VIENNA (AP) — Ahead of Austrian national elections Sunday, the question is less whether the country will swing rightward under the next government and more about how sharp that turn will be, with voters set to reward two major parties that have exploited fears of immigration and Islam.
Chancellor Christian Kern is vowing to take his center-left Social Democrats into the opposition if defeated and a handful of small parties are struggling to clear the 4 percent hurdle needed to get seats in parliament. Thus signs point to a coalition between the People’s Party and the Freedom Party — which would represent a shift with implications for the European Union.
The Freedom Party is strongly euroskeptic. And while it has long distanced itself from its Nazi roots, and its leader, Hans-Christian Strache, has dismissed his own links with neo-Nazi organizations as youthful folly, its presence in a government could present a new challenge to moderate EU governments shortly after Germany’s anti-migrant and EU-critical AfD gained seats in the federal parliament for the first time.
Few saw it coming two years ago. Back then, the Social Democratic-People’s Party coalition fervently backed German Chancellor Angela Merkel’s open border policy, as hundreds of thousands of mostly Muslim migrants flooded into Austria and beyond in their search for a better life in Europe’s heartland. The two parties criticized the Freedom Party’s call for closed borders and zero migration.
But the People’s Party has a new head — and a new message. Since taking over this spring, Foreign Minister Sebastian Kurz has essentially usurped the Freedom Party stance on migration and fears of radical Islam as he taps into what pollsters identify as voters’ greatest concern.
That will cost the Freedom Party some votes. But the Social Democrats appear to have been hurt most, with their focus on social fairness and support of the economically disadvantaged appearing to fall on less receptive ears than calls for a hard line on migrants and Muslims.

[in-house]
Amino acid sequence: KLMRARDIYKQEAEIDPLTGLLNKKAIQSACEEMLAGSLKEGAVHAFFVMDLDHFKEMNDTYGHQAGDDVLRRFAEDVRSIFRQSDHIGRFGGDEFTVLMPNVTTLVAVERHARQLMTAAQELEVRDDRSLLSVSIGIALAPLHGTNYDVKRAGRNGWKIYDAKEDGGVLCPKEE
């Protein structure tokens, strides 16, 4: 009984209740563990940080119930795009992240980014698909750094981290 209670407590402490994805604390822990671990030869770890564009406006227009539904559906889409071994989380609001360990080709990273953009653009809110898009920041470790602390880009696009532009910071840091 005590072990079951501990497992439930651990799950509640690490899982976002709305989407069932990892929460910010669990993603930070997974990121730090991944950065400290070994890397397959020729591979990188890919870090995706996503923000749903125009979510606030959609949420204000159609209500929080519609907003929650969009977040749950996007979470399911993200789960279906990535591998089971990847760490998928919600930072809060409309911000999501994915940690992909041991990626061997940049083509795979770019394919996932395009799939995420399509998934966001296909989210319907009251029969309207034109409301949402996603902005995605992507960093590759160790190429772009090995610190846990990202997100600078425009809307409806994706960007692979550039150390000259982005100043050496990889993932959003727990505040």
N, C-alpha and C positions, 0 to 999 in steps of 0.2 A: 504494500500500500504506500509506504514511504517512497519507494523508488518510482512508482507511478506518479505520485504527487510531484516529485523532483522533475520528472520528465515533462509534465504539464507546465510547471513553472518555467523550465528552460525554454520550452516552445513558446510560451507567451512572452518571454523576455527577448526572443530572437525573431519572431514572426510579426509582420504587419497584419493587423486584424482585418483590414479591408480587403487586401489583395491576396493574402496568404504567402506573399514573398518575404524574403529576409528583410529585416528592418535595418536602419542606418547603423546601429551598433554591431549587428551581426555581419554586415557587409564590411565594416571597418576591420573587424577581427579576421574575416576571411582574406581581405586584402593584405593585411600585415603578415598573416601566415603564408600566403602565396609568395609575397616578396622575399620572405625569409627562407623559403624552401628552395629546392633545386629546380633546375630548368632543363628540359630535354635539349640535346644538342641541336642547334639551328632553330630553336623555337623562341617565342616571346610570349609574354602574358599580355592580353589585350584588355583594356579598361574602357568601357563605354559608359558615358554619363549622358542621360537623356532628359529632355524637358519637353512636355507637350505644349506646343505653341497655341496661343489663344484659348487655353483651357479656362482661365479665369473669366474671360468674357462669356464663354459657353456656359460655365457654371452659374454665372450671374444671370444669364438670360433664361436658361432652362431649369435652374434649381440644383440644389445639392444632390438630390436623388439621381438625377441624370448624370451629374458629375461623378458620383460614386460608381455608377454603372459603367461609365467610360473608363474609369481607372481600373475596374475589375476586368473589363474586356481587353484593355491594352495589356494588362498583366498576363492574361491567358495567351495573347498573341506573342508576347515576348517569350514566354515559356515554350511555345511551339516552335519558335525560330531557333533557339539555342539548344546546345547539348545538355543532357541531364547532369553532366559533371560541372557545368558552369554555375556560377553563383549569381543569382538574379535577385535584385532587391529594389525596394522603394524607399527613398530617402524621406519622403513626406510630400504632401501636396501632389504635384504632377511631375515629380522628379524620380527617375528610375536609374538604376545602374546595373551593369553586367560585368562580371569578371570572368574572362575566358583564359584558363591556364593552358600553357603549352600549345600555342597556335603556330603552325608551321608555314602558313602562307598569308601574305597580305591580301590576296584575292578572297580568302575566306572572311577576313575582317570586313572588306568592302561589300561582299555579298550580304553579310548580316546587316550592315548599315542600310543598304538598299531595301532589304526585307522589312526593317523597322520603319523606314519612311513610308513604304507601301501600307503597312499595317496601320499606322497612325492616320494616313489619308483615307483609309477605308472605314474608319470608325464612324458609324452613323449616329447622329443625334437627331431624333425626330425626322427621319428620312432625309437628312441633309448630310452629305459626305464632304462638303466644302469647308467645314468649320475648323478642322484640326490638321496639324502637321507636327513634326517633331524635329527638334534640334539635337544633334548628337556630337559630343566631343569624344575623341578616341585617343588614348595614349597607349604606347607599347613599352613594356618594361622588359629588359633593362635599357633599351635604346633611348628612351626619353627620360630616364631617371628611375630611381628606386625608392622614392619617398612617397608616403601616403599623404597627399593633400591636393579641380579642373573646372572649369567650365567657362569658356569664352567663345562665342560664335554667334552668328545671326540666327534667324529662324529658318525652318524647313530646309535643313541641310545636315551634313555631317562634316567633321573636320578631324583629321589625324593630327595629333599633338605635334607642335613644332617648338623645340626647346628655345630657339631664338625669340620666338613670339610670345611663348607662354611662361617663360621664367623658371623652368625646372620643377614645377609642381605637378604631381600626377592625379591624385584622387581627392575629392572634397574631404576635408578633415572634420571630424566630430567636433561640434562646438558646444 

The Social Democrats won the last elections four years ago. But a Research Affairs poll this week shows them third with 23 percent support. First is the People’s Party with 33 percent, followed by the Freedom Party at 27 percent. The poll with 1,000 respondents gave an error margin of 3.10 percentage points.
Previously associated with stagnation and lack of direction, the People’s Party was trailing in third place until Kurz took leadership in May after securing party pledges of full authority.
The telegenic 31-year old already was known for shutting down the Western Balkan route into prosperous EU nations for migrants. With early elections set after the breakup of the coalition with the Social Democrats, he rapidly remade the party in his own image.
Although the People’s Party was part of the government coalition that opened the borders to hundreds of thousands of migrants in 2015, the party now says that “the political establishment failed in dealing with the refugee crisis.”
Calling for zero illegal immigration, he says migrants intercepted on the high seas should be shipped to refugee centers in North Africa instead of Europe. Migrants waiting for a decision on their asylum applications should be forced to work menial jobs in exchange for pocket money. And instead of the normal six-year waiting period for Austrian citizenship, those receiving asylum should wait for 10 years, he says.
Such calls attract Austrians who support the Freedom Party and Strache, its leader on migration, but dislike the radical way the populist party frames the debate. Kurz, says political analyst Thomas Hofer, “uses a different kind of language, and it’s not extreme language — it’s plain talk.”
And Kurz has something else in his favor for an electorate disaffected with the status quo. “He was able — even though he was in government for more than six years — to present himself as the ‘change guy,” says Hofer.
A scandal rocking the Social Democrats also works to Kurz’s advantage.
Kern, the chancellor, cut ties with Israeli political adviser Tal Silberstein nearly two months ago, following Silberstein’s detention in his homeland on suspicion of money laundering. But the scandal deepened after Silberstein acknowledged being behind Facebook platforms crudely ridiculing Kurz and suggesting that he was anti-Semitic and xenophobic.
Both Kern and Silberstein insist that the chancellor had no knowledge of the affair. But that argument is backfiring on Kern, a former head of Austria’s state railway who came into the job last year with the reputation of a crisis manager set to re-establish order to a party splintered by infighting.
Even if Kern didn’t know, “it’s a bad situation for him,” says Hofer. “Because it just means that he wasn’t in charge of the whole campaign.
“And of course, this is damaging his credibility as a leader.” •